• @Giorgio: Thanks! I'm in it and really enjoying it - that's what prompted this question. I just submitted Week 6 for 10/10 credit, though it took me a while. – GlenPeterson Nov 2 '12 at 17:45
• @GlenPeterson Remember that `b => b * 2` returns a scalar, not a list. It might work in Scala, I'm not sure (I confess I am Scala illiterate). I think the more correct form would be `L.map(a => a.flatMap(b => [b * 2]))` to ensure that flatMap is working with lists. – axblount Nov 2 '12 at 17:54

Fold is more general than map, reduce, and filter. If you take a minute to think about it, their implementation in terms of a fold should be simple. Consider using them first because it conveys more intention and limits what could happen. A map will always produce a list of the same length, filter won't change values just possibly remove some, reduce turns a list in to a single value, with a fold all three could happen at the same time.

If you go from a List to a List of Lists, then a map(or a fold doing map like things) is returning a list somewhere. List of Lists to a List means a reduce is coming in to play somewhere.

I would also look on stack overflow at the discussions concerning them. It should help with use cases for each.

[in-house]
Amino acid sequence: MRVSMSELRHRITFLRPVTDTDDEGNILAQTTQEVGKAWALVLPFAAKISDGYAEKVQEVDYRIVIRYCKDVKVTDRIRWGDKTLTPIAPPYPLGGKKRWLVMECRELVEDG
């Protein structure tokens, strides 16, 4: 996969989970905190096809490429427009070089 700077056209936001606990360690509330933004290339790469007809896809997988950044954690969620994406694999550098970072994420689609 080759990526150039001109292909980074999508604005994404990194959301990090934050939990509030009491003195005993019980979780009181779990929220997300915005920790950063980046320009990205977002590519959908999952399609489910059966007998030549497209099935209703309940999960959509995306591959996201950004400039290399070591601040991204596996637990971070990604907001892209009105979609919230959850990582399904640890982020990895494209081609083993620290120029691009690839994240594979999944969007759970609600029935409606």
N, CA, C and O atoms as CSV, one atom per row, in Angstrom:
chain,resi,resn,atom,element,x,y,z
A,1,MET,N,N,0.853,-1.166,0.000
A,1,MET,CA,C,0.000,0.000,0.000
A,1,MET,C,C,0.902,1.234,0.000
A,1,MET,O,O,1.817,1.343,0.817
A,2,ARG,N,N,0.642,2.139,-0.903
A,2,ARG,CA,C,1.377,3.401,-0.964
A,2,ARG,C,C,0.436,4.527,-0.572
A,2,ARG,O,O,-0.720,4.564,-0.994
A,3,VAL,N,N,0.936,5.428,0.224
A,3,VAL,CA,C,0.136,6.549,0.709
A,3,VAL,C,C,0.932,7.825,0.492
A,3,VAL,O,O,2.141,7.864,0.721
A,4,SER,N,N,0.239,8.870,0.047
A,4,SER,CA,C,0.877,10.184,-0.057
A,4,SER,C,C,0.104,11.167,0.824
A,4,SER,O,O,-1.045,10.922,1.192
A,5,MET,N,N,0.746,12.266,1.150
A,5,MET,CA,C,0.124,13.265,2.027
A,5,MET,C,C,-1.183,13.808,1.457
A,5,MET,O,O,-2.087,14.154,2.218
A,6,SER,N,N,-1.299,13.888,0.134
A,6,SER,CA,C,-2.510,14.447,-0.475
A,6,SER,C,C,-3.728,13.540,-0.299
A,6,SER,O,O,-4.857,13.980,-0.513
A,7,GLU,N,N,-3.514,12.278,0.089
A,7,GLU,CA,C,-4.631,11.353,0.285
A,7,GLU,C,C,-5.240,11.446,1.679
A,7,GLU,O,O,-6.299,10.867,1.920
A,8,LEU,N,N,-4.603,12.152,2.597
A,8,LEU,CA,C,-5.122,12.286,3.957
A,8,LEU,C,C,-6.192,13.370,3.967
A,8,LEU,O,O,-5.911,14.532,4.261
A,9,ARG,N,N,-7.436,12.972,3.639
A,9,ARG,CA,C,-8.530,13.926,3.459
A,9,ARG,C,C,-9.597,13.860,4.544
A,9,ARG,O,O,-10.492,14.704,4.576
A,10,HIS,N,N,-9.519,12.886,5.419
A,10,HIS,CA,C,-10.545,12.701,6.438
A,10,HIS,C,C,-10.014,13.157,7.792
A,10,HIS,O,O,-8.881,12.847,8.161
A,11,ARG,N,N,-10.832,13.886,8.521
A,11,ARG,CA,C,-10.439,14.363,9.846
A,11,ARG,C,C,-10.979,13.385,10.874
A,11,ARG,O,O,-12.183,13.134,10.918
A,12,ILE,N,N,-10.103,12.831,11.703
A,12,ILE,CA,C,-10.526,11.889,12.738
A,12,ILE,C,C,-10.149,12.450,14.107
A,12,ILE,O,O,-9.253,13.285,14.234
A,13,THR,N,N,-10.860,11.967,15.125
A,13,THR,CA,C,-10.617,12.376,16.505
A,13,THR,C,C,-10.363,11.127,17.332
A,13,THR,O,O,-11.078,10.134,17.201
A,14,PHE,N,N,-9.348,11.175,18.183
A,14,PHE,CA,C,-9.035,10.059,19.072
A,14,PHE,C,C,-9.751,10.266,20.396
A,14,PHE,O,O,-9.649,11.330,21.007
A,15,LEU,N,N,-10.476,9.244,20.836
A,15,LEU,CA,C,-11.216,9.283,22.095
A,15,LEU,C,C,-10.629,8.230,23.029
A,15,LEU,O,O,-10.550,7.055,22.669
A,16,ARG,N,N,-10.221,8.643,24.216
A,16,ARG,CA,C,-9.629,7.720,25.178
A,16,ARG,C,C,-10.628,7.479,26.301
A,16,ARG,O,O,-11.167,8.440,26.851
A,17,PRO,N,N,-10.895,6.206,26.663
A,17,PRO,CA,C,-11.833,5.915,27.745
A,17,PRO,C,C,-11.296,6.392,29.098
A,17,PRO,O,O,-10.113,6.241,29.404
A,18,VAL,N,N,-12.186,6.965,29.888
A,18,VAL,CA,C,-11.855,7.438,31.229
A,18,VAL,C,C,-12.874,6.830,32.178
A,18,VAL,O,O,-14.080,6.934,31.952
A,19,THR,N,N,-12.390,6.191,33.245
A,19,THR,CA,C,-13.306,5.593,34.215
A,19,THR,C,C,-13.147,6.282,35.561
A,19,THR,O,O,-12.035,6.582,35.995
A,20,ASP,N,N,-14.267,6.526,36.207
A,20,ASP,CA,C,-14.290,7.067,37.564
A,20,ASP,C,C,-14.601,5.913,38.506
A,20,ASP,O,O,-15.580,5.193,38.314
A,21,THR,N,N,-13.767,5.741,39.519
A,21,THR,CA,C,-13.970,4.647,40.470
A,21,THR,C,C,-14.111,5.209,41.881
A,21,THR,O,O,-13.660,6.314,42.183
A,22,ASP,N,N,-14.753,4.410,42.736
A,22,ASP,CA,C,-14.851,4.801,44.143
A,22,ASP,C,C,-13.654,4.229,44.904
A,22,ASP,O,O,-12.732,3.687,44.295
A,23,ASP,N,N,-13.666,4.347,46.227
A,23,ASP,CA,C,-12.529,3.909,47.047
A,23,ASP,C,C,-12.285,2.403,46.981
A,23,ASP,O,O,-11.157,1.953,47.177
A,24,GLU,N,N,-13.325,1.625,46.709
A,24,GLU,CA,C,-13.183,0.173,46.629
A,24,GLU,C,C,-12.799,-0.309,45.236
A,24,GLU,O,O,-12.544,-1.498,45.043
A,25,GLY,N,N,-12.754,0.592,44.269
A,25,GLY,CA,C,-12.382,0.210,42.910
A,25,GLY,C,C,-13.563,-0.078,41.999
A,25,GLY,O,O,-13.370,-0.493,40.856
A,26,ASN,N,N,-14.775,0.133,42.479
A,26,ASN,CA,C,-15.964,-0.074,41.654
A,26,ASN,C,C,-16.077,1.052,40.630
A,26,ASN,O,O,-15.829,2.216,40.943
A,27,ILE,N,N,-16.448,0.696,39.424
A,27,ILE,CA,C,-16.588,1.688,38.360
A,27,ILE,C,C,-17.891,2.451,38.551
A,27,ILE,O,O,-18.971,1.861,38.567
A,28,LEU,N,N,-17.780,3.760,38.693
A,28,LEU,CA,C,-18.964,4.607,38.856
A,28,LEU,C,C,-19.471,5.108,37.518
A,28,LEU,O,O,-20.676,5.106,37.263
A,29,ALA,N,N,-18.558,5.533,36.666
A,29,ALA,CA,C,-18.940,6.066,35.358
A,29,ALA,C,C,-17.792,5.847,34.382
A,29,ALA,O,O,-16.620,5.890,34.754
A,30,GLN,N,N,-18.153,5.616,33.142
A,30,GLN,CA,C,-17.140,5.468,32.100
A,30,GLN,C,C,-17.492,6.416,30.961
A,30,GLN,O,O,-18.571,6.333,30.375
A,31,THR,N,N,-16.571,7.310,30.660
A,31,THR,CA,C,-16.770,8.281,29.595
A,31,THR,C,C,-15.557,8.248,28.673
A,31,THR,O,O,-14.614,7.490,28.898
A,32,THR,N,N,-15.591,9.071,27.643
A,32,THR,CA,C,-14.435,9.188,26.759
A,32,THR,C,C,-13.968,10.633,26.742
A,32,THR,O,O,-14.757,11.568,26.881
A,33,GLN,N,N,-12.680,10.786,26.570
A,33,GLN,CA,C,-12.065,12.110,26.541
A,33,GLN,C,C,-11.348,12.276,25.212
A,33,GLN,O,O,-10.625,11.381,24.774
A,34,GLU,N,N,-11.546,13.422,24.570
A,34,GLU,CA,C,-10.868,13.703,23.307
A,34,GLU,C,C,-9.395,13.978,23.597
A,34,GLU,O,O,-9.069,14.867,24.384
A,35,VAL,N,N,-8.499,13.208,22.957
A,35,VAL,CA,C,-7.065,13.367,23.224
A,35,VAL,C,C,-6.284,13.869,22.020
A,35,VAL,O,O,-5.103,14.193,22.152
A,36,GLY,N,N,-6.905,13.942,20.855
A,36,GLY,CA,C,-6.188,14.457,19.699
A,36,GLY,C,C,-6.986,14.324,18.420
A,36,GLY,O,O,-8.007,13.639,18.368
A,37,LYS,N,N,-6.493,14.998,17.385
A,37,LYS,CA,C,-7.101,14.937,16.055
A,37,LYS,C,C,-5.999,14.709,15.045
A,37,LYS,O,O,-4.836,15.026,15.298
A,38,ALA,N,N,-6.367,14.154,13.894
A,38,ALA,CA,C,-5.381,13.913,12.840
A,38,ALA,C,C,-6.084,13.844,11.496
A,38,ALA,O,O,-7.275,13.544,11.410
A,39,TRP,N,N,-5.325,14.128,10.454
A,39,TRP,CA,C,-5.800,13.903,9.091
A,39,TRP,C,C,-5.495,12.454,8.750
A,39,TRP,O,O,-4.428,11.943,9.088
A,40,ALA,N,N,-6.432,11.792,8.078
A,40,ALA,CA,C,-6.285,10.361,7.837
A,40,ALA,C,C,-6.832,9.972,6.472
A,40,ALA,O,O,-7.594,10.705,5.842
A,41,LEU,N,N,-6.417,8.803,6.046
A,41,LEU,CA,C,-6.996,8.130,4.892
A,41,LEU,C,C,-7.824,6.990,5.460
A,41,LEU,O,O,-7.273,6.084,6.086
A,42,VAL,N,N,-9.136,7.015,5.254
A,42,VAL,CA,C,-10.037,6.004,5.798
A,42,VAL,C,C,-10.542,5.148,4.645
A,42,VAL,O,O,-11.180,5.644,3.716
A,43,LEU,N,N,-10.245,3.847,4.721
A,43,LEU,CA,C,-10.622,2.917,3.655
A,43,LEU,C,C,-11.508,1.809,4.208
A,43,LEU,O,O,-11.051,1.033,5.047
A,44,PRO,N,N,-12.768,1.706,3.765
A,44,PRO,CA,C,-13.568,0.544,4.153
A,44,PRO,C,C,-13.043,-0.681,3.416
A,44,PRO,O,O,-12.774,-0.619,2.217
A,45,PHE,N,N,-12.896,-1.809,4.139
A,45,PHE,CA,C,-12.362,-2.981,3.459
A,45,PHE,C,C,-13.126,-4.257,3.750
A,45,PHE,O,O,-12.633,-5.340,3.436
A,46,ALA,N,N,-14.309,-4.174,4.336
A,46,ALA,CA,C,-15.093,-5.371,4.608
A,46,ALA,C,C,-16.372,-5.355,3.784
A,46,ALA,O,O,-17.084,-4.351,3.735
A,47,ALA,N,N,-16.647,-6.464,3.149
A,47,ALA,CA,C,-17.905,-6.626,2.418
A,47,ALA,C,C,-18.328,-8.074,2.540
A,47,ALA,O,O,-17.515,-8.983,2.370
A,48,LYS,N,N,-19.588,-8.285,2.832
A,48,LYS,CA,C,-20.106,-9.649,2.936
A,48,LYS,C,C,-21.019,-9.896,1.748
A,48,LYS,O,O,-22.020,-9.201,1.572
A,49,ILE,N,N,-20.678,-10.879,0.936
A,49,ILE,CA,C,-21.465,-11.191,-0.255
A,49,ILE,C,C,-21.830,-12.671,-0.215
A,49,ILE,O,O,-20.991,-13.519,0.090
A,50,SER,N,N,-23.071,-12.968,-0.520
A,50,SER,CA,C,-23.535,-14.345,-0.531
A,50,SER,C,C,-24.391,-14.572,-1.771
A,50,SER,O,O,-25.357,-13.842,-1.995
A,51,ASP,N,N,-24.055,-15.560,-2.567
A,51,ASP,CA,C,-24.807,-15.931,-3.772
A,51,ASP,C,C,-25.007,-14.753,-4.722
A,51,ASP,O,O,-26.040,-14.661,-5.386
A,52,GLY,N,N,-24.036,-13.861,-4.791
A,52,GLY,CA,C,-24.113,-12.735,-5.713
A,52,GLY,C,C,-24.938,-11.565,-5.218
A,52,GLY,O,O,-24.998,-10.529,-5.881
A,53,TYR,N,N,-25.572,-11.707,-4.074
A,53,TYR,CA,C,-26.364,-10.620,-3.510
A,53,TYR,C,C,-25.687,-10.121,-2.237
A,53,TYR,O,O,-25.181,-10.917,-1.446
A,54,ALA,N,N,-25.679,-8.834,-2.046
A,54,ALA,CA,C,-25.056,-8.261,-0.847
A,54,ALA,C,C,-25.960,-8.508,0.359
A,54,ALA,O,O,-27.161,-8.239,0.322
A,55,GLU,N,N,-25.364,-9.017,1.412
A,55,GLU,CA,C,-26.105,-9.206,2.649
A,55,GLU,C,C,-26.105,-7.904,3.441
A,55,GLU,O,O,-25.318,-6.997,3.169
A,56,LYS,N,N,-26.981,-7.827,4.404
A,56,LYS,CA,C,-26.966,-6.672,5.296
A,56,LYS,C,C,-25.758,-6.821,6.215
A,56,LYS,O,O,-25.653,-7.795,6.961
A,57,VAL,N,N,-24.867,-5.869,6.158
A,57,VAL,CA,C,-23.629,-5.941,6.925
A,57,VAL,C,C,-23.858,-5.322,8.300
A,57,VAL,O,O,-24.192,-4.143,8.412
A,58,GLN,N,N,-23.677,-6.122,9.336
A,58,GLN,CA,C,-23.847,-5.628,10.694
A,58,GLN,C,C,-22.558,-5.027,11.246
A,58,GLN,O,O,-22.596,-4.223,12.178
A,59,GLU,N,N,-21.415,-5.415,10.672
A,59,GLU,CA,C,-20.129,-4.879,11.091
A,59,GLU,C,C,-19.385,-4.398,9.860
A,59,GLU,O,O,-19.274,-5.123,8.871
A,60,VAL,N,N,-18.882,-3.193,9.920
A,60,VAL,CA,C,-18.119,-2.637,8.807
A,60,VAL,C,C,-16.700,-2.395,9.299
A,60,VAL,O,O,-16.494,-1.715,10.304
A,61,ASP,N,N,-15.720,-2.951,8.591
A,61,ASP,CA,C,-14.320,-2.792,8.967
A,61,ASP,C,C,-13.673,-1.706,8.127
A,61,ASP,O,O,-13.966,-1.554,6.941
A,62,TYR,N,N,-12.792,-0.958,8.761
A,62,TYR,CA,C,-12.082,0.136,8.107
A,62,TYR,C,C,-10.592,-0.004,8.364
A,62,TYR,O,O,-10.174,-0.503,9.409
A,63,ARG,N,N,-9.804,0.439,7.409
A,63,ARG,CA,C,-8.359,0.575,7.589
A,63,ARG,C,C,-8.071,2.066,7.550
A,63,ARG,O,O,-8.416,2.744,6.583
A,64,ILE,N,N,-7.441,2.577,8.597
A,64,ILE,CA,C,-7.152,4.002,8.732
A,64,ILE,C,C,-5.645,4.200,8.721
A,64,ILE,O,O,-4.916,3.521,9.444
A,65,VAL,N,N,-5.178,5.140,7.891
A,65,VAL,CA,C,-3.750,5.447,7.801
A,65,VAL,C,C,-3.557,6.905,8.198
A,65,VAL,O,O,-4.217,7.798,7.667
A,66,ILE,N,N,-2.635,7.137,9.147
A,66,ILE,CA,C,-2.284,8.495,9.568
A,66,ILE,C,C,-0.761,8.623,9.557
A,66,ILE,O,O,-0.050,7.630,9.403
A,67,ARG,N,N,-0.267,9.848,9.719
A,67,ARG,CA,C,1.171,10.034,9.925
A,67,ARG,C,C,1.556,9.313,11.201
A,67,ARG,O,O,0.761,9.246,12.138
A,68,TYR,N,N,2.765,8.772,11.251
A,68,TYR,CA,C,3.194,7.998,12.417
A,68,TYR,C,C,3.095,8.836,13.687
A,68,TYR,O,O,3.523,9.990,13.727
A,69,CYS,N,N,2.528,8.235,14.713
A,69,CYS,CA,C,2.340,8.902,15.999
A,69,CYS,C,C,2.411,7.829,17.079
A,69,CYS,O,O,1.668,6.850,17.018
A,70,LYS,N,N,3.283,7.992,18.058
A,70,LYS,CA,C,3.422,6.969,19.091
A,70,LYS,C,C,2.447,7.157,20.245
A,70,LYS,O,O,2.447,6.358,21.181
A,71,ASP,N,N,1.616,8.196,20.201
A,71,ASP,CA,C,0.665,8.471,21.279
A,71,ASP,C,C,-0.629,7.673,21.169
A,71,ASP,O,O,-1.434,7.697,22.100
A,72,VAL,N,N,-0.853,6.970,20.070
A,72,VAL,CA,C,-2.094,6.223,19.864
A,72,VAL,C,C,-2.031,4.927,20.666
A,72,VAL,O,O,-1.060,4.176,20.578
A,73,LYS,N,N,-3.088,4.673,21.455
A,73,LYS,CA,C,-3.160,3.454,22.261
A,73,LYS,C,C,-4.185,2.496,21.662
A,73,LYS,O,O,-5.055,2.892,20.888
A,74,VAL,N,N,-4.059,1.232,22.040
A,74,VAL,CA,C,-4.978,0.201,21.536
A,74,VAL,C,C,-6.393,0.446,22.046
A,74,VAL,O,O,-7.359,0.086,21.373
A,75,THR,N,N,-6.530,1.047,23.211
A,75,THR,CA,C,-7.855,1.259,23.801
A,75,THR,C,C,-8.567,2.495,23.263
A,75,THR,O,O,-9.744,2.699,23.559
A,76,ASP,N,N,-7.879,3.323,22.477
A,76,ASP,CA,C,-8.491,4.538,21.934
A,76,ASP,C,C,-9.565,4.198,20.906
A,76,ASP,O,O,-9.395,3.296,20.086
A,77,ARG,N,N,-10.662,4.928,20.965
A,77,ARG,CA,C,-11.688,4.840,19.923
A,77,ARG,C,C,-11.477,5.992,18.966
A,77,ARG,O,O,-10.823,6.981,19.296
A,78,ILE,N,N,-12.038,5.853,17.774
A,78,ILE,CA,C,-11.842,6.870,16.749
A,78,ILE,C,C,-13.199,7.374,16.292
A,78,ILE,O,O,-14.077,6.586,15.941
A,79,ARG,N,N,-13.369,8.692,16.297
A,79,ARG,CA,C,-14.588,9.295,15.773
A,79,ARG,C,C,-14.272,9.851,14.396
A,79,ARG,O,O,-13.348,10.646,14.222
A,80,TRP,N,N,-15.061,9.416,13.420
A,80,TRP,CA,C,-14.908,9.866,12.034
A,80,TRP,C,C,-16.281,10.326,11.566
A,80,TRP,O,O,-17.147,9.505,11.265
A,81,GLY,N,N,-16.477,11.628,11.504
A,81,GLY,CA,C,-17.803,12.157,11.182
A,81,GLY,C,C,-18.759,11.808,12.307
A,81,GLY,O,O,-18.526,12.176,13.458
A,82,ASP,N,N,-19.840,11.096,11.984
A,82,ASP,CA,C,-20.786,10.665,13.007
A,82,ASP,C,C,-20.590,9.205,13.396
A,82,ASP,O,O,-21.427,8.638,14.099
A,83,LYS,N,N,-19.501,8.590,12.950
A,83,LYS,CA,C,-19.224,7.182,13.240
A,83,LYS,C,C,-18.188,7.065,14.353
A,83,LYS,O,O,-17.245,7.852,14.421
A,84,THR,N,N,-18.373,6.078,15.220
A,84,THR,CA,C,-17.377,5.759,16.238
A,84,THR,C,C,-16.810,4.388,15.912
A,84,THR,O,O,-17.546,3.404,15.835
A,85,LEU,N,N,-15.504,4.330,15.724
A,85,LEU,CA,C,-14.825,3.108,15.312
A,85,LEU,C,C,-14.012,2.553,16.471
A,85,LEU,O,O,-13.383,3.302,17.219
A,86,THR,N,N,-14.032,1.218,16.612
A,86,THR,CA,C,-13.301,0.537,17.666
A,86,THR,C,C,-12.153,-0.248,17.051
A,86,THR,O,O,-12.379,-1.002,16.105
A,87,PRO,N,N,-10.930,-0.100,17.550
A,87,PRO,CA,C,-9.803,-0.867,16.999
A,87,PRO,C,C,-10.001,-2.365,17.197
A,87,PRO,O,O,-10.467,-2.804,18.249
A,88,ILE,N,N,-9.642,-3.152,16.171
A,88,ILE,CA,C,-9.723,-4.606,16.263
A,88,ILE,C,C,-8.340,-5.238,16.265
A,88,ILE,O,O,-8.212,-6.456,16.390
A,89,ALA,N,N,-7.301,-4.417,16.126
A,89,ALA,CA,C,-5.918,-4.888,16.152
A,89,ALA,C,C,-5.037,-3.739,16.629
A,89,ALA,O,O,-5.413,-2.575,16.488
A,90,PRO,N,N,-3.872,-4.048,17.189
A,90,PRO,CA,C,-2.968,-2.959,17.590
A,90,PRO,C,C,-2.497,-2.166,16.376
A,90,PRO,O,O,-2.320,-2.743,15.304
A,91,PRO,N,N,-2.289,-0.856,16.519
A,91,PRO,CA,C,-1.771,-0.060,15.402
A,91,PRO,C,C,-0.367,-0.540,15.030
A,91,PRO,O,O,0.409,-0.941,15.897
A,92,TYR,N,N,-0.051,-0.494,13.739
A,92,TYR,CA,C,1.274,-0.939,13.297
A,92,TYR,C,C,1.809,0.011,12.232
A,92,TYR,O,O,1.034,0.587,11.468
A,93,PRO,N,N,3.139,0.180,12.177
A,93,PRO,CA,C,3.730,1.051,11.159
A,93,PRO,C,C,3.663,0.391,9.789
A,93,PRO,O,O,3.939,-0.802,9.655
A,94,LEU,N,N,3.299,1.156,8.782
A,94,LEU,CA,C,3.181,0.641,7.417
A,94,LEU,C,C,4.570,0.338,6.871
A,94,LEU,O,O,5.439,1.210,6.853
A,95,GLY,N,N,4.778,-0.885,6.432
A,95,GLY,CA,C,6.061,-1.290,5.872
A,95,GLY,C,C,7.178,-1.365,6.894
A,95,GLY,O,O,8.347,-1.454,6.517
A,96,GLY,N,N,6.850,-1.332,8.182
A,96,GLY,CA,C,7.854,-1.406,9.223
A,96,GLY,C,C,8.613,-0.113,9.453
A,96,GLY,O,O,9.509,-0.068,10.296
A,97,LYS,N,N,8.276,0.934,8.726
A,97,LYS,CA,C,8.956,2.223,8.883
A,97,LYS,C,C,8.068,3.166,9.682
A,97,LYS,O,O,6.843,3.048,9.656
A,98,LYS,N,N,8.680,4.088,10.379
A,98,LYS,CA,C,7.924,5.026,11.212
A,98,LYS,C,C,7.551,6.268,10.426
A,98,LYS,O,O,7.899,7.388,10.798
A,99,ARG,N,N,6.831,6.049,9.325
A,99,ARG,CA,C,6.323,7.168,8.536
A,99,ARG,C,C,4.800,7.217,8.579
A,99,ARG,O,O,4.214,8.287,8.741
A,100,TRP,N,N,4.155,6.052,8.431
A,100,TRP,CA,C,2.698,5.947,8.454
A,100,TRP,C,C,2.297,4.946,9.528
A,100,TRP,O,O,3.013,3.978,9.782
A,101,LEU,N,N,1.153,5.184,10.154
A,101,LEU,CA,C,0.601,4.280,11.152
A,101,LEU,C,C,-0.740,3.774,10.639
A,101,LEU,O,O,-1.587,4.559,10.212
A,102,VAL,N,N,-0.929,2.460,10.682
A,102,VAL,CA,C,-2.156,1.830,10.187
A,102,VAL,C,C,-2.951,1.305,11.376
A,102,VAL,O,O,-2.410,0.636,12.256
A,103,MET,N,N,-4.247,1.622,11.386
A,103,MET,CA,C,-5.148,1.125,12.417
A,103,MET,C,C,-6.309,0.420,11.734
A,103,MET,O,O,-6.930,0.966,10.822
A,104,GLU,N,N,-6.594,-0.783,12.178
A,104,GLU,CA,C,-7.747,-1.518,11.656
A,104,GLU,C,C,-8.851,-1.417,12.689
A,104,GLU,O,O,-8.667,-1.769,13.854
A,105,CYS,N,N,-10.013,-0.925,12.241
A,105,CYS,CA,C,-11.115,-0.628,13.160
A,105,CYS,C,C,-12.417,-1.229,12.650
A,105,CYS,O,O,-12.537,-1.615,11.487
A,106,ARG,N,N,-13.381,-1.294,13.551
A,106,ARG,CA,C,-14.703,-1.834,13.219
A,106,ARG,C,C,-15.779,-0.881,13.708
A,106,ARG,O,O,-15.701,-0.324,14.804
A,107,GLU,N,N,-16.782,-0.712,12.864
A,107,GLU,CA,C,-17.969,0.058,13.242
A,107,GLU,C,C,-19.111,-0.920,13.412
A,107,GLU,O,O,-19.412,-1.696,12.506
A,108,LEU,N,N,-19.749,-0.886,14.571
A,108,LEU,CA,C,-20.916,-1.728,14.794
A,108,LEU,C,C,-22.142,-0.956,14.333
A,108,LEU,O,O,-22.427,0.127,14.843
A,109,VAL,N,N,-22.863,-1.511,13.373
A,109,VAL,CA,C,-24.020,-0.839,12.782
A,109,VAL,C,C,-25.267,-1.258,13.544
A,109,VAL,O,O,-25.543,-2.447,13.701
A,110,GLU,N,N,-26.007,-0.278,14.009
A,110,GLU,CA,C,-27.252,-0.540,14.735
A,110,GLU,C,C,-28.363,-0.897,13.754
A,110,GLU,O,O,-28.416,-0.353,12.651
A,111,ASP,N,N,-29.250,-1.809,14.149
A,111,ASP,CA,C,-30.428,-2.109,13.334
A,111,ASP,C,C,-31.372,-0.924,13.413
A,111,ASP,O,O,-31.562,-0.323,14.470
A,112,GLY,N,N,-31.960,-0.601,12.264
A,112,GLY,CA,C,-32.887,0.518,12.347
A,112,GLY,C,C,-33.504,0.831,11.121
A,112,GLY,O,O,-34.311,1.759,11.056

Concerning the operations that produce an output smaller than their input, a common mistake concerns map itself. By intuition, map takes each of the input elements, computes a transformation of this element, and places the result on the output, so that input and output have the same size.

In fact, in Scala, a map of a set (let's say, of integers) is a set. So applying a predicate (that is, a boolean function) establishing if the integer is odd or even, the result will be a set of booleans. Therefore the only possible output sizes are 0, 1 and 2, whatever the input size is.

``````val a = Set(1,2,3,4,5)
a.map(_ % 2 == 0)
res0: scala.collection.immutable.Set[Boolean] = Set(false, true)
``````

Note that is a Scala convention. For instance, in Python, a map of a set is a list containing the same number of elements than the original set.